"Authentic" performance on "period" instruments, and "original practices" Shakespeare, can give us a kind of shock of defamiliarization, can make a familiar text new by making it old; they can teach us about the aesthetic experience of the period in which the text or score was produced. But they cannot, by themselves, "realize" the Bachean or Shakespearean work: that is part of the labor of interpretation, which involves going beyond the surface of the text, interpreting and realizing it through the deepest labor of analysis and loving synthesis.

Or to put it another way: Bach (Adorno implies) wanted a pianoforte badly; it just hadn't been invented yet. The inner structures of the works he wrote for keyboard transcend the keyboard technology of his own day. Just as, one might argue, Shakespeare's playscripts call out for real women to play the female roles; or maybe they call out for elaborate lighting and sophisticated sound effects; maybe they even want to be realized in video and digital formats.

But I'm a great fan of "period performance" early music; I'd rather hear Bach by the English Concert than in one of Bruckner's arrangements any day. And I'm glad that the American Shakespare Center is doing Shakespeare the old-fashioned way; clearly, their directors and players are at an entirely higher level of interpretation than 95% of the theater I've seen in the last decade (and yes, that includes a fair number of Broadway productions of "serious" plays); and they seem in no way fetishistically devoted to their "original practices," but rather use them as jumping-off points for fresh and exciting interpretation.
The unofficial motto of the Blackfriars Conference is from The Winter's Tale: "exit, pursued by a bear." Panel chairs keep a close eye on their watches. If a panelist goes over her or his allotted time, some dude in a bear suit stalks into the room and chases them out. I'm told it's quite embarrassing. I think something similar – perhaps with real bears – should be instituted at the MLA.


Jonathan Morse said...

Please keep blogging! The news from here is that my sophomores had better be reading your post right now, because it arrived in the middle of their Shakespeare time and I e-mailed it on to them.

Would you like some concrete educational thanks for that benefaction? On my class web page at two of the many links are semi-original: a French World War I poster which I restored to an approximation of an unbrown, unfaded state with Photoshop, and the header photograph of Wallace Stevens in action.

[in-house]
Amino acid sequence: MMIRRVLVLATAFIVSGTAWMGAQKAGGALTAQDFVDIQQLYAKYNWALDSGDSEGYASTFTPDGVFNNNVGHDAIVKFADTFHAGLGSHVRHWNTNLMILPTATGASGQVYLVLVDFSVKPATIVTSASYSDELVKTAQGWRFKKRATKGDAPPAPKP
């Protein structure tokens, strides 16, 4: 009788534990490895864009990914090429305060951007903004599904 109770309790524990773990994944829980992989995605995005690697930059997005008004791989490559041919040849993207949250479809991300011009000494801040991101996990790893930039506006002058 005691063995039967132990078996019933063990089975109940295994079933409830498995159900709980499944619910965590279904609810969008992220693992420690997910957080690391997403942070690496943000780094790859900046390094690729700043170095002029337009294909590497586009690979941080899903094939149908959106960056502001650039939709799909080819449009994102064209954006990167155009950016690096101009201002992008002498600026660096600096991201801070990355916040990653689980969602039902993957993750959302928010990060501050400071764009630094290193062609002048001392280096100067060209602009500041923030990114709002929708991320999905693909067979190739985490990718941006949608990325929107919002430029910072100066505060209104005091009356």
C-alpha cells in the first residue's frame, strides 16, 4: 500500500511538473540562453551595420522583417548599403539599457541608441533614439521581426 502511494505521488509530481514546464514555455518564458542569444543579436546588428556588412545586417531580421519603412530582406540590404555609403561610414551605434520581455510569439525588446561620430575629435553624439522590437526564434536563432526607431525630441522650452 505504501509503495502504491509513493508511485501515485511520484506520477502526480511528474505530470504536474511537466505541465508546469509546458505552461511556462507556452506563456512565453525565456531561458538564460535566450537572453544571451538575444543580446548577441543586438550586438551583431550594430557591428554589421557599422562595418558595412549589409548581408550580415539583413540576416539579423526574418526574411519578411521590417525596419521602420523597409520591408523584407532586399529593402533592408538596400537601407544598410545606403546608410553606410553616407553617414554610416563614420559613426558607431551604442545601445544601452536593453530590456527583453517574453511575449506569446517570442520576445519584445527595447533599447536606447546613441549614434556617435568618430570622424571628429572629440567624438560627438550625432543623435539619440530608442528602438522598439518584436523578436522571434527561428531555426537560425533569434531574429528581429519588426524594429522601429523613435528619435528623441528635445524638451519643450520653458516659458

Vance Maverick said...

Bach arr. Bruckner? Are you thinking of e.g. Liszt, Busoni, Godowsky? Schoenberg and Webern are at least interesting.

Michael Peverett said...

I don't know what it is with Adorno, he always irritates me, yet I can't quite bin him. The idea here seems to be that the core of any work is concealed beneath the score, therefore a performance that makes no apparent effort to go beyond the score must be derided because it isn't trying to open the box. There, I've done my best for him. And even so, the argument is embarrassingly vulnerable. How does the god-like commentator decide whether such a process of active dialectic is in fact taking place? Does the commentator know what a non-interpretive rendering would be like? Or must an interpretive rendering be marked by public eccentricity? And if the good behaviour of interpretation is identified, then is this a good in itself, regardless of the nature of the interpretation? Adorno glides over these gigantic chasms by assertion, scorn and a complete lack of self-questioning. It ought to be hateful, but I suppose there's a sort of compelling beauty in his narrowness.

Mark Scroggins said...

@Vance -- golly, there goes the old memory: I'm recalling a double-lp I had back in the day of one of Bruckner's symphonies, on whose fourth side was a terrifically turgid orchestral arrangement of (was it?) a choral-prelude or something of Bach's. Coulda sworn it was by Bruckner as well, but can't find the lp at the moment. I don't know the Schoenberg, but agree in re/ the Webern.

@Michael -- I do a disservice to TWA's 3-4 argument, which is actually pretty compelling in its unfolding. But you identify the weak spots right on, especially in the notion of the "god-like" commentator; Adorno was infrequently to be accused of diffidence about this own interpretive abilities.

Mark Scroggins said...

Read: "3-4-page argument"